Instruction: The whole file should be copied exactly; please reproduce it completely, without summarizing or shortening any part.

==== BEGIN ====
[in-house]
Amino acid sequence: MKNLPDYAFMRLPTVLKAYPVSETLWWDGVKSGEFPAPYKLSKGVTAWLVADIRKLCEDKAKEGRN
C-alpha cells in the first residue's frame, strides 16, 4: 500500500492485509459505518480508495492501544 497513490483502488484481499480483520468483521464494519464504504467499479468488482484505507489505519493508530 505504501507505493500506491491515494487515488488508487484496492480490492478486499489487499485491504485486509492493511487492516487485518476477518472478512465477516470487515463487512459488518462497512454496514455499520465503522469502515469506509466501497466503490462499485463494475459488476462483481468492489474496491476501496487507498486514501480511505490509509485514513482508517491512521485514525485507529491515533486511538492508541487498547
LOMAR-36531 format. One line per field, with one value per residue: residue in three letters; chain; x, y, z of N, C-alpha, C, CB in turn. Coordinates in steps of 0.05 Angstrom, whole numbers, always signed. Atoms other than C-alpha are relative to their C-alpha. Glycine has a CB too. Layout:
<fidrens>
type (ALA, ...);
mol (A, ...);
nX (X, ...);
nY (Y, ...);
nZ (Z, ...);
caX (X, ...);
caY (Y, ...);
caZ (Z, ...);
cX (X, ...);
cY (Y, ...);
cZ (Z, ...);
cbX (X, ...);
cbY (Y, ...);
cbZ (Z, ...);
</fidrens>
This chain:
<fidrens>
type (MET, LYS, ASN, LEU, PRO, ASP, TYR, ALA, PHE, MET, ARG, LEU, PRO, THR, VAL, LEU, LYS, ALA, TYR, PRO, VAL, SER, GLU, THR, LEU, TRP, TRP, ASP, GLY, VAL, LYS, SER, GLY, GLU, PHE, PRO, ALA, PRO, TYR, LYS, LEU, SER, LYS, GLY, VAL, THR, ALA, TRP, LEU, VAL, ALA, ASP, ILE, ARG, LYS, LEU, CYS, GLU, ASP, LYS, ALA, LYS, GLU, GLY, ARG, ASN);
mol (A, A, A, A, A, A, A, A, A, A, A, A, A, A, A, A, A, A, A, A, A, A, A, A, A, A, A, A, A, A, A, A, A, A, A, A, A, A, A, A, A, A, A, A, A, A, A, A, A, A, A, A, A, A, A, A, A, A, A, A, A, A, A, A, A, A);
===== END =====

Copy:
[in-house]
Amino acid sequence: MKNLPDYAFMRLPTVLKAYPVSETLWWDGVKSGEFPAPYKLSKGVTAWLVADIRKLCEDKAKEGRN
C-alpha cells in the first residue's frame, strides 16, 4: 500500500492485509459505518480508495492501544 497513490483502488484481499480483520468483521464494519464504504467499479468488482484505507489505519493508530 505504501507505493500506491491515494487515488488508487484496492480490492478486499489487499485491504485486509492493511487492516487485518476477518472478512465477516470487515463487512459488518462497512454496514455499520465503522469502515469506509466501497466503490462499485463494475459488476462483481468492489474496491476501496487507498486514501480511505490509509485514513482508517491512521485514525485507529491515533486511538492508541487498547
LOMAR-36531 format. One line per field, with one value per residue: residue in three letters; chain; x, y, z of N, C-alpha, C, CB in turn. Coordinates in steps of 0.05 Angstrom, whole numbers, always signed. Atoms other than C-alpha are relative to their C-alpha. Glycine has a CB too. Layout:
<fidrens>
type (ALA, ...);
mol (A, ...);
nX (X, ...);
nY (Y, ...);
nZ (Z, ...);
caX (X, ...);
caY (Y, ...);
caZ (Z, ...);
cX (X, ...);
cY (Y, ...);
cZ (Z, ...);
cbX (X, ...);
cbY (Y, ...);
cbZ (Z, ...);
</fidrens>
This chain:
<fidrens>
type (MET, LYS, ASN, LEU, PRO, ASP, TYR, ALA, PHE, MET, ARG, LEU, PRO, THR, VAL, LEU, LYS, ALA, TYR, PRO, VAL, SER, GLU, THR, LEU, TRP, TRP, ASP, GLY, VAL, LYS, SER, GLY, GLU, PHE, PRO, ALA, PRO, TYR, LYS, LEU, SER, LYS, GLY, VAL, THR, ALA, TRP, LEU, VAL, ALA, ASP, ILE, ARG, LYS, LEU, CYS, GLU, ASP, LYS, ALA, LYS, GLU, GLY, ARG, ASN);
mol (A, A, A, A, A, A, A, A, A, A, A, A, A, A, A, A, A, A, A, A, A, A, A, A, A, A, A, A, A, A, A, A, A, A, A, A, A, A, A, A, A, A, A, A, A, A, A, A, A, A, A, A, A, A, A, A, A, A, A, A, A, A, A, A, A, A);